Smith acknowledges that the series fulfills a different function for New Yorkers, who once had to wait until February to see films that institutions like the New York Film Festival now calls dibs on months earlier. Programming of older films is part of reminding people that Film Comment writes about older films, as well as helping to achieve a balance avoiding an emphasis on what Smith referred to as "just all new, foreign, obscure movies.” Though he said he has seen about 75 to 80 percent of the 2007 line-up, he added that some films are programmed sight unseen based on the recommendations of contributors who’ve made a strong case for their inclusion.

A good example is Mamoru Oshii’s Tachigui: The Amazing Lives of the Fast Food Grifters. The selections' program synopses often cite their strongest advocates; in this case, it was Olaf Moller, the Cologne-based writer whose sometimes infuriating column “Olaf’s World” is a highlight of each issue of Film Comment. A typical piece announces an impossibly obscure line-up of exciting films that are, in all probability, unknown (or certainly unseen) in the United States. Tachigui itself isn’t much -- an anime-addled freebasing riff on Japanese history, seemingly made with the intention of replicating a Pynchon novel for omnivorous devourers of pop history -- but programming it allows local audiences the rare opportunity to catch up with Moller, who dubbed it “the most unique, dazzling and funny film from my list.”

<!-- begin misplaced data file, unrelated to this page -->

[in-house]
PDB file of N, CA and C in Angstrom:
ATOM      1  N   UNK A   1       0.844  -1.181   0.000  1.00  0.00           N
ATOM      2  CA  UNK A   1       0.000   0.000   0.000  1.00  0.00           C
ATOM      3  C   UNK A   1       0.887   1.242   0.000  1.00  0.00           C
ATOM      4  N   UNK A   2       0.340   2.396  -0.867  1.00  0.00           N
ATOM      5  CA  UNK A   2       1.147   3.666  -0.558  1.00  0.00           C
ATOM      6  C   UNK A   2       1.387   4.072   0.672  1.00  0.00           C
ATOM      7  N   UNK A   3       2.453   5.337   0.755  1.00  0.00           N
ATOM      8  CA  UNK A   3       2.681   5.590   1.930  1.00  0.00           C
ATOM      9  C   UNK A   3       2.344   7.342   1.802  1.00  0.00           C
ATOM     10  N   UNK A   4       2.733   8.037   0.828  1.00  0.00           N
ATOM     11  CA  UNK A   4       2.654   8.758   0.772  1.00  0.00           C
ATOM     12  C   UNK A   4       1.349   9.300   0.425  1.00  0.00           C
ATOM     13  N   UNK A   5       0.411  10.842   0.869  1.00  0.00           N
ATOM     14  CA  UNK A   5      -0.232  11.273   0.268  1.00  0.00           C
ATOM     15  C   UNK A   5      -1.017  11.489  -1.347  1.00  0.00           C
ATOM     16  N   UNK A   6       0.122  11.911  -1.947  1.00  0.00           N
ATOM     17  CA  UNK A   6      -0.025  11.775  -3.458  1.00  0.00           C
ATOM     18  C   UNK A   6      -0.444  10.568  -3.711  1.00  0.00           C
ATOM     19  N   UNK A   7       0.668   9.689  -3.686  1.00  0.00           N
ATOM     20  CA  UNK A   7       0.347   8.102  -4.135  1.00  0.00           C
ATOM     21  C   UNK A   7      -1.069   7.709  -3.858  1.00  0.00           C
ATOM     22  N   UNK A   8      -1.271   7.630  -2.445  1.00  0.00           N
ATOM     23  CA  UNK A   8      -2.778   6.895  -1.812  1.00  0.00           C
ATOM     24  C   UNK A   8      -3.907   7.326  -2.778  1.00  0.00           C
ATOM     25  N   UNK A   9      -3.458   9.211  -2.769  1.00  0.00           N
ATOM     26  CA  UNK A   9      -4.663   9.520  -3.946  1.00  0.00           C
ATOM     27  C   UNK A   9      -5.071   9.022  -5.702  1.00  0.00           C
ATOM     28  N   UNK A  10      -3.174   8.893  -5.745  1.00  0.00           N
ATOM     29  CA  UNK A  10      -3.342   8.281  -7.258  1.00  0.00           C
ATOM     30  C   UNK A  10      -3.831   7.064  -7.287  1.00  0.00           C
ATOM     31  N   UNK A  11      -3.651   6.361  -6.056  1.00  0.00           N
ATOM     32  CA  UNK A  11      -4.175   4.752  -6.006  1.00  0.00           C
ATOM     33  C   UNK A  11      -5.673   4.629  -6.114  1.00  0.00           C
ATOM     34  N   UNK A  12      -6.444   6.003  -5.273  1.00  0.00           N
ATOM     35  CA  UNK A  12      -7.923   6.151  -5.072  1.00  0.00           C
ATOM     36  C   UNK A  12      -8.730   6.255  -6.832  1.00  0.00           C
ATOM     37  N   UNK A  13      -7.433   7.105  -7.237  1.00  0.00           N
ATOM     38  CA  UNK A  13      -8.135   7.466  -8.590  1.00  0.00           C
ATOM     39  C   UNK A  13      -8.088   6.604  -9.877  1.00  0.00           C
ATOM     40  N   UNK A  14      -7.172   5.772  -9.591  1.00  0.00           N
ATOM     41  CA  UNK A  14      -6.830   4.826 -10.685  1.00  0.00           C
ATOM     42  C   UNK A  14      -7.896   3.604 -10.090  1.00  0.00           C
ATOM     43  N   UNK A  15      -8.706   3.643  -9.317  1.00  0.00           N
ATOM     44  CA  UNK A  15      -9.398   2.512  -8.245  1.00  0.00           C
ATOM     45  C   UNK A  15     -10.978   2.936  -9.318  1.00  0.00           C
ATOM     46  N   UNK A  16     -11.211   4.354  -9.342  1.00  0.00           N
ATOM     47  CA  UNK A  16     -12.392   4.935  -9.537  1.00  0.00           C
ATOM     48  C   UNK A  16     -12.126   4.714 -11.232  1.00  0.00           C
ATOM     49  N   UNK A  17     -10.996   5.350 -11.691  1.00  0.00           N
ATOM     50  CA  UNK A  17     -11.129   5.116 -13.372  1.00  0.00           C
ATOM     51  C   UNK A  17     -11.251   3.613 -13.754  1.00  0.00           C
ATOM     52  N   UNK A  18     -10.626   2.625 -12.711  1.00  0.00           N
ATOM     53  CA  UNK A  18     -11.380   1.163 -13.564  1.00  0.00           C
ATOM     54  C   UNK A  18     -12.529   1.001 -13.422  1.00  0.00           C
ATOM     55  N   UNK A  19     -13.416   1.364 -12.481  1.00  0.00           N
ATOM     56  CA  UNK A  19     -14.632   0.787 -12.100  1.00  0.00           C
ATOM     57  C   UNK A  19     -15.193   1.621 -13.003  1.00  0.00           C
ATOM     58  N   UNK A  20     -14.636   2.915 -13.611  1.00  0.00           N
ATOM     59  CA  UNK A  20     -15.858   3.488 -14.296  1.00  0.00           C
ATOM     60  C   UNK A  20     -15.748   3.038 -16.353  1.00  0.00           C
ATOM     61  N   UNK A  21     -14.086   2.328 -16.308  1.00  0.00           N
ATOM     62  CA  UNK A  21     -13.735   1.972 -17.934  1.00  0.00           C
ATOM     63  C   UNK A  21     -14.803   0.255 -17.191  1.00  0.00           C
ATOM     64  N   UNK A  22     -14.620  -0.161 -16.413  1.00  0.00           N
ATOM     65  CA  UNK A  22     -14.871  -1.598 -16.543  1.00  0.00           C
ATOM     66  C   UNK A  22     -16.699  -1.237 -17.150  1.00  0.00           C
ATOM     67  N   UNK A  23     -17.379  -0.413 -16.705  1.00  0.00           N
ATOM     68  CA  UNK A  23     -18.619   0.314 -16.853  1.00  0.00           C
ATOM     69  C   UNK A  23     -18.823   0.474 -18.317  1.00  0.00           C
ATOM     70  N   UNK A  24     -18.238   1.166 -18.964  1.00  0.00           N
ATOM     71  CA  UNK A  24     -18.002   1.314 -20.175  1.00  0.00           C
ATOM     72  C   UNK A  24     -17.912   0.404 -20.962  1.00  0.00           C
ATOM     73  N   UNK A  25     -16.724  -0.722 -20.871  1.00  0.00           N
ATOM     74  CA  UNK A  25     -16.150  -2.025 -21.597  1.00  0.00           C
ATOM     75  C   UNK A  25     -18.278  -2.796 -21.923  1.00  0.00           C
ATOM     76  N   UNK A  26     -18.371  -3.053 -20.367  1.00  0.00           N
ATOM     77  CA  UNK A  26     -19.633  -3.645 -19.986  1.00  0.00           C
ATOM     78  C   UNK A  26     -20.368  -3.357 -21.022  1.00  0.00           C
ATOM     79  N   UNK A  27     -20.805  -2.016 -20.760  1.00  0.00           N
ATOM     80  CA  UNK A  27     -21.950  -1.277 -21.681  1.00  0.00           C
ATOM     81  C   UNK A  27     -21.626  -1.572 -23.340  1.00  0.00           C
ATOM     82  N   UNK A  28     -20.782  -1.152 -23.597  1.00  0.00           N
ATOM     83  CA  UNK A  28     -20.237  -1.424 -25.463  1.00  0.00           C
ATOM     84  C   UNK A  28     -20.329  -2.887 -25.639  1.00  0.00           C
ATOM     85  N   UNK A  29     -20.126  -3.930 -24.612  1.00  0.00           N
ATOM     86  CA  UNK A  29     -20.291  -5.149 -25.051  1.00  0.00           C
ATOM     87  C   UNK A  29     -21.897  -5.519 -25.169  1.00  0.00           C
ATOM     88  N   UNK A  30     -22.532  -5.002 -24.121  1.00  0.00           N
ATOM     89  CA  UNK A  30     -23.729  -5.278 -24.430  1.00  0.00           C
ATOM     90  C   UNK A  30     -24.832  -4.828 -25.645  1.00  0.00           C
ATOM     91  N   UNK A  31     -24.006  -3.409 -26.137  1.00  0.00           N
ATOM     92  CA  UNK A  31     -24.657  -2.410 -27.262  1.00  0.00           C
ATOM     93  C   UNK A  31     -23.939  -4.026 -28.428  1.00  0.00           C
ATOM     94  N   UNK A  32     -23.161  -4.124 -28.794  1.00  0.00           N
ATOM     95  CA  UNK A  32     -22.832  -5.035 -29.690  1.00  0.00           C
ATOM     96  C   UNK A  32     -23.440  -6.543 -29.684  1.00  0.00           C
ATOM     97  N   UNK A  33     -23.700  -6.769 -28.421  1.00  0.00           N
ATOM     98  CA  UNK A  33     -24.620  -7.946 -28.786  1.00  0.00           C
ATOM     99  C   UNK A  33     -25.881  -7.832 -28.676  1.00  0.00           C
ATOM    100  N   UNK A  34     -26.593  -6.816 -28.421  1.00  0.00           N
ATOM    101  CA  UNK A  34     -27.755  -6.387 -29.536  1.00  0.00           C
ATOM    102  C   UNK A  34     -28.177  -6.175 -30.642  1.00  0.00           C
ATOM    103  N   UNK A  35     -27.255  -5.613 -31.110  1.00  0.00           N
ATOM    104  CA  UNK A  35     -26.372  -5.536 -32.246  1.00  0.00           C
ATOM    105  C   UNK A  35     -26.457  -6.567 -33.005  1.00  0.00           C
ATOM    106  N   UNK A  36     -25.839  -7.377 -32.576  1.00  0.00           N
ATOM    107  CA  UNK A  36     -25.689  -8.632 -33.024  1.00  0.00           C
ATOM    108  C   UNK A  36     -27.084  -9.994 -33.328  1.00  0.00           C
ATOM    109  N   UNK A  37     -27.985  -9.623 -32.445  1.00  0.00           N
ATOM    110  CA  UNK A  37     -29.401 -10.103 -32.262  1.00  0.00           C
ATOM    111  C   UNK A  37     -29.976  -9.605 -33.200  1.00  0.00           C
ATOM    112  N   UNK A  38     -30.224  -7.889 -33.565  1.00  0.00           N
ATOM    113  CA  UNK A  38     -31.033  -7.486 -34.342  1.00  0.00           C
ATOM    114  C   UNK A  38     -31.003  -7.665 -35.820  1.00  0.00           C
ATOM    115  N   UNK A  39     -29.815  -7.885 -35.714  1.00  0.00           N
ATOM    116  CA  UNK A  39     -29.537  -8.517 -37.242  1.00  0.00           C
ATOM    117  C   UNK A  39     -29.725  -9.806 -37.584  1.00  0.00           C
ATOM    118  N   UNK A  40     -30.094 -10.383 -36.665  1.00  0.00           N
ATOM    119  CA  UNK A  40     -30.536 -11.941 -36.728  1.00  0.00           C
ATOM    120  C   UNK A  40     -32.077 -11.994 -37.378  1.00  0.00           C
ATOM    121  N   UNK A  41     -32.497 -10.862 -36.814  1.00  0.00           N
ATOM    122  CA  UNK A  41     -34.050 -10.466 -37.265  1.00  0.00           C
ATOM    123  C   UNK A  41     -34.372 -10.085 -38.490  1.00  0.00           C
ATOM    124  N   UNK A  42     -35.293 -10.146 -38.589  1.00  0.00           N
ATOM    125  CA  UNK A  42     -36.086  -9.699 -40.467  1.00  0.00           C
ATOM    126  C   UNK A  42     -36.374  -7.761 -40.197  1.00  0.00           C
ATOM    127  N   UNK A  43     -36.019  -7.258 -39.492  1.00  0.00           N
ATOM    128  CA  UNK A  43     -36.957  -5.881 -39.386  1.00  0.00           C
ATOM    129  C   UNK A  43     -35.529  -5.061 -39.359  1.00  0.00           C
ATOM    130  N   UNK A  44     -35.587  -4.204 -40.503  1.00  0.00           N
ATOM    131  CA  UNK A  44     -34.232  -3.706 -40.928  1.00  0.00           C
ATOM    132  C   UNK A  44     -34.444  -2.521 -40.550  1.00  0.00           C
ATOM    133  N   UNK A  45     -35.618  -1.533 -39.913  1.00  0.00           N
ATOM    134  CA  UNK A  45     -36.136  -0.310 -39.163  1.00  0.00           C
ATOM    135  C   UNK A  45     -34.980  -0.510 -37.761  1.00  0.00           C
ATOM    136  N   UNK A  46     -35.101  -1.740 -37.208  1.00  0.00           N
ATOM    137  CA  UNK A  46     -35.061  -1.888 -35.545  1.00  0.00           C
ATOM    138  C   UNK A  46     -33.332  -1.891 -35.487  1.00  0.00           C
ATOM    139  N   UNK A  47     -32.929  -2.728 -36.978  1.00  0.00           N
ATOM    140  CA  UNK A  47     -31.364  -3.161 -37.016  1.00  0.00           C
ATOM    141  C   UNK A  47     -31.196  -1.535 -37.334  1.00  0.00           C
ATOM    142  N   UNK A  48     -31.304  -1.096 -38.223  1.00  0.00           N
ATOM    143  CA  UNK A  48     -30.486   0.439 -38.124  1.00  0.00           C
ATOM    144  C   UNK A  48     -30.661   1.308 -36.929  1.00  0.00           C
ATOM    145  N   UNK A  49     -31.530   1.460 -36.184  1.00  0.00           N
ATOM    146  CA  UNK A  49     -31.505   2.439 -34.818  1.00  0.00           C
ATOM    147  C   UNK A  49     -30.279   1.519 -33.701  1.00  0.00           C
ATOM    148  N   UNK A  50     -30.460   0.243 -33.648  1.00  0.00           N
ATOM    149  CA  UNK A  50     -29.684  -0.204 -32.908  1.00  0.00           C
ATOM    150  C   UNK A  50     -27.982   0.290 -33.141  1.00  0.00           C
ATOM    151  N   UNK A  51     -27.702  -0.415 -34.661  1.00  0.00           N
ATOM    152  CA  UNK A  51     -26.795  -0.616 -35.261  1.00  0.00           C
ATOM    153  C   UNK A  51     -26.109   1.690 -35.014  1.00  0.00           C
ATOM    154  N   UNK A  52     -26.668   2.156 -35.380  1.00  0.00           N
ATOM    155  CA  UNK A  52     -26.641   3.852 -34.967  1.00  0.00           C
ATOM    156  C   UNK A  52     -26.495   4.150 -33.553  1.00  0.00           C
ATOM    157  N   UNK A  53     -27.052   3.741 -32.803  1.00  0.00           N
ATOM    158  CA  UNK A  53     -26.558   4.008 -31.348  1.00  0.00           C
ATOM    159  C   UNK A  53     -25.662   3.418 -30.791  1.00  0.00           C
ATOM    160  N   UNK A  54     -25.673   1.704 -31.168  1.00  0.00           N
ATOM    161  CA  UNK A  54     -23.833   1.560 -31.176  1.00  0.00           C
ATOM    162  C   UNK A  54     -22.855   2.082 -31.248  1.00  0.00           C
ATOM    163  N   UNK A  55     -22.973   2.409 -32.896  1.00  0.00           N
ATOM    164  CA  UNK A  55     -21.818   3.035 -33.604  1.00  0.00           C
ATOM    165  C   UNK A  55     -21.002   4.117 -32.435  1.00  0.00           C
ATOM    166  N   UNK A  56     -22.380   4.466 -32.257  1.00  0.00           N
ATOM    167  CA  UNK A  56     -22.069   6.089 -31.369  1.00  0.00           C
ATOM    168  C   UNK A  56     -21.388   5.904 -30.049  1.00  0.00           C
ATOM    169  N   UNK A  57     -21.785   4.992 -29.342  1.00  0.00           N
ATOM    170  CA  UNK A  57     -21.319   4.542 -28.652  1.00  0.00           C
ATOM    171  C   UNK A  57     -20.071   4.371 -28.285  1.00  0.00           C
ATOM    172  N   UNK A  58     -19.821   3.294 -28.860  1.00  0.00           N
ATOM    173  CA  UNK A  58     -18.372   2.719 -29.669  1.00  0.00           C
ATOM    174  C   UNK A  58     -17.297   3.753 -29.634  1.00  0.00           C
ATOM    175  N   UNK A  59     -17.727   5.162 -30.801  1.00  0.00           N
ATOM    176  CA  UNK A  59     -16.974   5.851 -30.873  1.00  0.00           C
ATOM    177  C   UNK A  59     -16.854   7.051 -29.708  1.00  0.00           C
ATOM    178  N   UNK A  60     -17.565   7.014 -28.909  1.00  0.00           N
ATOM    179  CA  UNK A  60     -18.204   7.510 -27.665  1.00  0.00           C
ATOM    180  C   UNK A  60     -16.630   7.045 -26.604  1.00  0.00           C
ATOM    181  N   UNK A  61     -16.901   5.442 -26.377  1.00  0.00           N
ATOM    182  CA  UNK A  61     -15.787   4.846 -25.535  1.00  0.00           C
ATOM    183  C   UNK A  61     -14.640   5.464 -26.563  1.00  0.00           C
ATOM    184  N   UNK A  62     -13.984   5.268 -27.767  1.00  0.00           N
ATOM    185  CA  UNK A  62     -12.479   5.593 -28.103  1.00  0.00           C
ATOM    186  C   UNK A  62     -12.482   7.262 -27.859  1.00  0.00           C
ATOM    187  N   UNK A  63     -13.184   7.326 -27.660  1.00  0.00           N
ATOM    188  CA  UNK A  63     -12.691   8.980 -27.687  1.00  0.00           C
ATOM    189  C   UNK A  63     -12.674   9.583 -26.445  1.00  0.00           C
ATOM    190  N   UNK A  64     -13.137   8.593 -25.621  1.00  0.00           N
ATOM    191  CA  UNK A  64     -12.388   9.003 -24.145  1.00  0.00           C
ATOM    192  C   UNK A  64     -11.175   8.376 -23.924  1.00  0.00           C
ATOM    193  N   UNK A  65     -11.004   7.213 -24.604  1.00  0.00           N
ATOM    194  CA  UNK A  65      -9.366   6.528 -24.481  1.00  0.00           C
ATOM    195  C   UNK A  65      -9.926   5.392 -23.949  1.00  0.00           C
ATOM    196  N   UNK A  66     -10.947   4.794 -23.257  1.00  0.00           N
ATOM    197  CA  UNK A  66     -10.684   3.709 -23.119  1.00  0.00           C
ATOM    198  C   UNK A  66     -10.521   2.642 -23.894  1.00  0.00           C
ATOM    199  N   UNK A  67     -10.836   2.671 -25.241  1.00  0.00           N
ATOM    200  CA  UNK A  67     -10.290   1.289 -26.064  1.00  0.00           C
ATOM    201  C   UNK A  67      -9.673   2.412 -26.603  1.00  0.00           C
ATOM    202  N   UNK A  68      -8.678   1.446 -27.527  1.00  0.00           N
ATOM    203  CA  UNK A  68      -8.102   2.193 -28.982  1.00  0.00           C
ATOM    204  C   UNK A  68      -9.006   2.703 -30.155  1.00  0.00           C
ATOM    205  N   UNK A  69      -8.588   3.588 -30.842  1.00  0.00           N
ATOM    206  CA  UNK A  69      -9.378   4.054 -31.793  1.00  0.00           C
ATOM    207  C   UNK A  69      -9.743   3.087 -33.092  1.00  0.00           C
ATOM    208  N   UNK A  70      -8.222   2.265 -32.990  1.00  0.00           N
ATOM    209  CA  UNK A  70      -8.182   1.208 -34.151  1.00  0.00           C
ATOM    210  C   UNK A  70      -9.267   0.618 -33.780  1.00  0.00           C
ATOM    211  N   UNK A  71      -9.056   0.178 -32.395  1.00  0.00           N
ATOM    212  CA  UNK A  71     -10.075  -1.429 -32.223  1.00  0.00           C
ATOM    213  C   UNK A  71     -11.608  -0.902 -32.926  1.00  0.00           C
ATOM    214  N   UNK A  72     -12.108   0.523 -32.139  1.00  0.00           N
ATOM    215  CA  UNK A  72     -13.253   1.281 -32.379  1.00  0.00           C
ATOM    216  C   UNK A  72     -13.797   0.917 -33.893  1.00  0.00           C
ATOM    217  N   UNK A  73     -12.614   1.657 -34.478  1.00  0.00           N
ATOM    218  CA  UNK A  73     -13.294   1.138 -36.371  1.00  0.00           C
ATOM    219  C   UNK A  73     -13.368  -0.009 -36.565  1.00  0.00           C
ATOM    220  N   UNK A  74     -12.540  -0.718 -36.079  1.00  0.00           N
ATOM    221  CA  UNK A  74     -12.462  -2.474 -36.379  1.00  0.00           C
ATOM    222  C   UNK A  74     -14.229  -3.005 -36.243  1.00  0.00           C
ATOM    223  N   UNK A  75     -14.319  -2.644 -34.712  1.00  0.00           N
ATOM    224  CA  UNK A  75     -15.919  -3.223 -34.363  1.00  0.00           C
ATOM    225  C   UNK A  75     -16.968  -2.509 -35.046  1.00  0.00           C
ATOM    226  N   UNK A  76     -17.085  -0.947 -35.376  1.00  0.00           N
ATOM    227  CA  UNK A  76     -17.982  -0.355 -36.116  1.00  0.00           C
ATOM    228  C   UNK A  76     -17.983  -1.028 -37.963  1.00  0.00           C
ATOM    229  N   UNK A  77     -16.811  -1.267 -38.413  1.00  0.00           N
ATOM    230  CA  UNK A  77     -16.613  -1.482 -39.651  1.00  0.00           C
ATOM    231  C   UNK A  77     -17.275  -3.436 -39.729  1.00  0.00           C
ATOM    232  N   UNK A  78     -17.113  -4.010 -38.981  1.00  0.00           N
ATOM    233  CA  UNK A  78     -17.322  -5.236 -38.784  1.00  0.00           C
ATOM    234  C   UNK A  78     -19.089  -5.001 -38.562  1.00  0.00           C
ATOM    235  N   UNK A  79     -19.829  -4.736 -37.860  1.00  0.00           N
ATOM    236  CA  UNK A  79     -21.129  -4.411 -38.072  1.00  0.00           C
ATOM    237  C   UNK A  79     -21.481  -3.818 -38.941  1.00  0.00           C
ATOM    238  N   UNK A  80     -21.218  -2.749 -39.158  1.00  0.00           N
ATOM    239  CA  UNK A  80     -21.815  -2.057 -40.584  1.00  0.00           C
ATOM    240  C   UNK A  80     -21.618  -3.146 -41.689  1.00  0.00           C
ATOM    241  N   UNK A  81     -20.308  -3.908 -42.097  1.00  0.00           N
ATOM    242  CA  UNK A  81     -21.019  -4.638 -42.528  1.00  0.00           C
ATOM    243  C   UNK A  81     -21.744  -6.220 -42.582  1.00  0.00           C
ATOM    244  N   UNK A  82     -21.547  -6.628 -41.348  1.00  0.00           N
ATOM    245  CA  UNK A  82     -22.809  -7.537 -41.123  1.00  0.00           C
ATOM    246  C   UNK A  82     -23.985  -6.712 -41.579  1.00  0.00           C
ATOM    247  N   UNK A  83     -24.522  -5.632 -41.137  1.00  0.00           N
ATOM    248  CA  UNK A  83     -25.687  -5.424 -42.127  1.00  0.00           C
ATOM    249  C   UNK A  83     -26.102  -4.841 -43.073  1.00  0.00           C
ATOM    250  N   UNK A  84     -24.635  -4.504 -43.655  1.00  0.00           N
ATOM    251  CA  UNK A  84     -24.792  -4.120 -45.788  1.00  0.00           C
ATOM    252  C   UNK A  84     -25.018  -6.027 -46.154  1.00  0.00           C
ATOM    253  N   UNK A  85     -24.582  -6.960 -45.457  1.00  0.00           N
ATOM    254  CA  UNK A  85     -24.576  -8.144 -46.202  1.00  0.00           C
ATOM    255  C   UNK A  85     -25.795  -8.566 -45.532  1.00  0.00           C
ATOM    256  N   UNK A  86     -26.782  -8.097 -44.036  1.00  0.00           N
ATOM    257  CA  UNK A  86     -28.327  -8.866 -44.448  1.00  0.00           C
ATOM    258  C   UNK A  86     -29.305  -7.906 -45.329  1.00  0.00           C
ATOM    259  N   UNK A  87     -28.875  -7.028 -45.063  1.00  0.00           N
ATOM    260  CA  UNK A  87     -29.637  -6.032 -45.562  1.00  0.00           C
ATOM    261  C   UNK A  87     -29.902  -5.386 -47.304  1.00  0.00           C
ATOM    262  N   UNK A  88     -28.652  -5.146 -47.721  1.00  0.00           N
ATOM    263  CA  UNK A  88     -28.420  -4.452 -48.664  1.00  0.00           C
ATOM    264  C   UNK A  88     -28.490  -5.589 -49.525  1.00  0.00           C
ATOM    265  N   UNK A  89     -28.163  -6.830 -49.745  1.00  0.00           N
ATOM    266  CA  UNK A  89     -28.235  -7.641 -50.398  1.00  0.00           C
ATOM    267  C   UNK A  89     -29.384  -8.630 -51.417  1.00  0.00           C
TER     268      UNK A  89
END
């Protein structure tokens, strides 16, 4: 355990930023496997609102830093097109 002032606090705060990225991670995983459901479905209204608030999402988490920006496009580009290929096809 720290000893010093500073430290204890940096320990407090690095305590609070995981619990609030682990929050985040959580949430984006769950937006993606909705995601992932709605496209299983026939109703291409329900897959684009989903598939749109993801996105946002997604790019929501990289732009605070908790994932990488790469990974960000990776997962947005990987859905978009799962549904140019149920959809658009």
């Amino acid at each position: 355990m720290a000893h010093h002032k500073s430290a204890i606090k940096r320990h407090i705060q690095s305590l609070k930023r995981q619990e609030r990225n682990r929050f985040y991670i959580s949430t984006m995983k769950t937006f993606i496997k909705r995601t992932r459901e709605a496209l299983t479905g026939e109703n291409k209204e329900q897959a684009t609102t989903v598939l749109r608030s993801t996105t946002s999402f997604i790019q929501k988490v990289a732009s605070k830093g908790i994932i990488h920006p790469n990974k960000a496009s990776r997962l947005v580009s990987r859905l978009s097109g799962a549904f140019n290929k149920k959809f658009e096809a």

Reached by e-mail at the Berlin Film Festival, Moller underscored the necessity for more programming along the lines of Film Comment Selects. “I believe that people who want to see something will find a way to see it," he wrote. "I did; others can do it just as well. I should say that, to a certain degree, my 'target audience,' if there is one, are festival and cinematheque-etc. programmers -- i.e. people with the kind of access, budget (and) 'mission' to make seemingly rare but hopefully interesting and meaningful stuff available for public viewing.”